Teens who watch movies with booze scenes twice as likely to drink

Even though moderate drinking - no more than one drink a day for women, and two a day for men - has heart-health benefits, drinking too much can elevate blood pressure in some people. Research has found that consuming more than two drinks a day increases the risk of hypertension for both men and women. If you do drink, enjoy your alcoholic beverage with a meal, which may blunt its effects on blood pressure.More from Health.com: Heart trouble? 30 herbal remedies to avoid
young women binge drinking at bar

(CBS) It's not unusual to see a movie with characters who drink or get drunk. It's also no secret that many booze-heavy movies are geared toward a younger audience.

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But a new study confirms some parents' biggest fears. It found teens who watch lots of movies featuring alcohol are twice as likely to drink than their peers who avoid such films.

"Like influenza, images in Hollywood movies begin in one region of the world then spread globally, where they may affect drinking behaviors of adolescents everywhere they are distributed," the study authors wrote.

For the study, published online in the Feb. 20 issue of British Medical Journal Open, researchers surveyed 6,500 U.S. teens between ages 10 and 14 years, starting in 2003. The researchers gave the teens a list of the top 100 U.S. box office hits in each of the preceding 5 years plus the 32 top-grossing films of 2003, and asked teens which ones they'd seen. The researchers tracked the length of alcohol scenes in all 532 movies, and based on the responses, determined teens saw an average of four-plus hours of on-screen alcohol use. But some teens in the study saw well over eight hours of these scenes.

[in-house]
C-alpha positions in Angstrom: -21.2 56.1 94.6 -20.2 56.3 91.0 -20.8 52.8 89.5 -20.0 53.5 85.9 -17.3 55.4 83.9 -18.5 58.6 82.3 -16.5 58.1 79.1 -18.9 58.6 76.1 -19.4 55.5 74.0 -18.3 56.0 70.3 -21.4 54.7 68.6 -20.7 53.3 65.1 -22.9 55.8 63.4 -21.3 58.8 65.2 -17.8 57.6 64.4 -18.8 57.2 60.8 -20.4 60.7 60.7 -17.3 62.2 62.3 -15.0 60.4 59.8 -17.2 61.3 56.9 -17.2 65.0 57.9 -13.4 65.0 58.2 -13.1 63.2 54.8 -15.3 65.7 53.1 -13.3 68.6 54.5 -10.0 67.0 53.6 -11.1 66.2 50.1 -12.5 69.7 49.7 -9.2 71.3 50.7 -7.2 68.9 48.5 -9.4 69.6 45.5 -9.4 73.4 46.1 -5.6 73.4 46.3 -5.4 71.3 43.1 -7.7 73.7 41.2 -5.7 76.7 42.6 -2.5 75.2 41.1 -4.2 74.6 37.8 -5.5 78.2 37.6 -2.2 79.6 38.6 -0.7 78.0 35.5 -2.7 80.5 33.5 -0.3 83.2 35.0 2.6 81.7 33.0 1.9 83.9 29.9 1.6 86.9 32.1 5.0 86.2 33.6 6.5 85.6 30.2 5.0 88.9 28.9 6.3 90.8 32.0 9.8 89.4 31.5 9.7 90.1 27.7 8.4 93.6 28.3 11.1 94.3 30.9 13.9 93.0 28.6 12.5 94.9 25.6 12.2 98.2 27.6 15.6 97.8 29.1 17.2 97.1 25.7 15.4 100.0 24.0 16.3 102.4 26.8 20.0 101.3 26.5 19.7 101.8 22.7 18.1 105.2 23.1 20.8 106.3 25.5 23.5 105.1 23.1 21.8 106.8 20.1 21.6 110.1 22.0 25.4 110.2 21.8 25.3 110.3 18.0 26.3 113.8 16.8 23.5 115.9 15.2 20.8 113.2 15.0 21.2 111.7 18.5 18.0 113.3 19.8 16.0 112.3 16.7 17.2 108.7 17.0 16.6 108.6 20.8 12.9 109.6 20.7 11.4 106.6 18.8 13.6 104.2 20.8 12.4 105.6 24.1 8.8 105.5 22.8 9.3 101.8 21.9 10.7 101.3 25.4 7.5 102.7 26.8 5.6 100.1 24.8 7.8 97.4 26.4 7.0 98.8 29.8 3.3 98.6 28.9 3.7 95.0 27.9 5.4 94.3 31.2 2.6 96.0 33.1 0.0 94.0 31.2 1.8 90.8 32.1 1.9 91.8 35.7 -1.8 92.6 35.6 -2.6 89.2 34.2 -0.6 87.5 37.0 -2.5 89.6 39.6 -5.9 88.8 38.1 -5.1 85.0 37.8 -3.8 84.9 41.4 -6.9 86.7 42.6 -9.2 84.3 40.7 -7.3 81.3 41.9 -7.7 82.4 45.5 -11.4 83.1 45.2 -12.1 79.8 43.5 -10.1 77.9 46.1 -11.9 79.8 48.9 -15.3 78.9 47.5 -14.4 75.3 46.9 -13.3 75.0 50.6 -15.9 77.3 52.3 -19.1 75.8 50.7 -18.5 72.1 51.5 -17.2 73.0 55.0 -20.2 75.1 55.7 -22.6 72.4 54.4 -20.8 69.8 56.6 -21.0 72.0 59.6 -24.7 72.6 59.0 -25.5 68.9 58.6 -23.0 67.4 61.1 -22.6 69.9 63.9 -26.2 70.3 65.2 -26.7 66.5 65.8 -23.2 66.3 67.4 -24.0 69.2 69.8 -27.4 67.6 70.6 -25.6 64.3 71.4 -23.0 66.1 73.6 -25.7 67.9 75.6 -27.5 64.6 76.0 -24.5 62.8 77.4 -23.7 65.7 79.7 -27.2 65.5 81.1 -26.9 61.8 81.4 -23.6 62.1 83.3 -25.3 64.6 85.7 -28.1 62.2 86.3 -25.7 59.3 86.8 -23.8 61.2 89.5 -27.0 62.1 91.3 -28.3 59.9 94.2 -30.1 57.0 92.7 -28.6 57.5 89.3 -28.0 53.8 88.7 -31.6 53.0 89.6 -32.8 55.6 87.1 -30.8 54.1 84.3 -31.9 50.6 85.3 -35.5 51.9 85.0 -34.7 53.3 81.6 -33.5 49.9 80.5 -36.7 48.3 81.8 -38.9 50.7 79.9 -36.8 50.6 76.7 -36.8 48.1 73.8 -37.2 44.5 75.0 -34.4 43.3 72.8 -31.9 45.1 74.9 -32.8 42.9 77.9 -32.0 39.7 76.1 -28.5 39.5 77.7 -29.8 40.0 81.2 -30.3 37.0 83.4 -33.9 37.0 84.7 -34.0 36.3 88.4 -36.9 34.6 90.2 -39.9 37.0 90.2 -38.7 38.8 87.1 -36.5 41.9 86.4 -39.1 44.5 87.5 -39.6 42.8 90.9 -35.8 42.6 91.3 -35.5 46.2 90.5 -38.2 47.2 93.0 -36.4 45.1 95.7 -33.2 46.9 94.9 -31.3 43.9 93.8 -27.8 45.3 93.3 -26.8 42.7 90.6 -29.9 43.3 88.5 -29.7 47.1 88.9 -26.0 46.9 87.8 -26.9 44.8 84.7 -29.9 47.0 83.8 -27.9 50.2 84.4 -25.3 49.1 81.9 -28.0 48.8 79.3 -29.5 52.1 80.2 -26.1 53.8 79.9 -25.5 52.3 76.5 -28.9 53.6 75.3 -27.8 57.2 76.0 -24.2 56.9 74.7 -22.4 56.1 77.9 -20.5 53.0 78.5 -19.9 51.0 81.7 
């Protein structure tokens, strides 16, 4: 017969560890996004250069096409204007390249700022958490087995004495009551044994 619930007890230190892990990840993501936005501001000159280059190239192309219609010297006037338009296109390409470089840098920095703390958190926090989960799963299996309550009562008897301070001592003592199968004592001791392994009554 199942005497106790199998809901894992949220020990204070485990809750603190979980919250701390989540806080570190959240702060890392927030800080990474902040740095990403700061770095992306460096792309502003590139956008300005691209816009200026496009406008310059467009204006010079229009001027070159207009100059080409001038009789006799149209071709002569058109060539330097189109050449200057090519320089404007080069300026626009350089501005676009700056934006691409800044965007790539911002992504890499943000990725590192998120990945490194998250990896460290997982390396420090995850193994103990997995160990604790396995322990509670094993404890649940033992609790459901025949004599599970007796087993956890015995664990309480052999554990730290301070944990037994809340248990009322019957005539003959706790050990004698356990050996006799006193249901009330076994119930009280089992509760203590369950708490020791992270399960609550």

Over the course of the two-year survey period, researchers found teens who watched the most movies featuring alcohol were twice as likely to start drinking as those who watched the least. Those teens were also 63 percent more likely to progress to binge drinking. And it's not like these were the types of teens who sneak into R movies.

"It's really not incorporated into the ratings at all," study author Dr. James Sargent, professor of pediatrics at Darmouth, told NPR. "There's just as much in PG-13 movies as there is in R movies."

The study did not determine cause and effect, only an association between watching the movies and drinking. Other factors such as whether their parents drank, peer behavior, and whether the teens owned alcohol merchandise were considered. The association was seen not only if the movie characters drink, but also with alcohol product placement, the authors said. They're calling on Hollywood execs to adopt stricter regulations on alcohol placement in movies, just as they do for tobacco

Sargent tells NPR that parents can limit this exposure by just limiting how much time teens spend watching movies in general. But if the family is sitting around watching a movie and alcohol pops up on screen, have a discussion.

"A lot of families sit around and watch movies together, but it's uncommon for them to discuss things," Sargent says. "You want to teach them to be skeptical of what they see."

If a recent CDC reportis any indication, some of these teens may grow up to drink more. A 2012 study found 38 million U.S. adults binge drink, and college-age Americans were found to drink an average of nine drinks when they bing. Binge drinking can lead to 54 health risks, the CDC says, including liver disease, injuries, car crashes, and sexually transmitted diseases.

The CDC has more on teen drinking.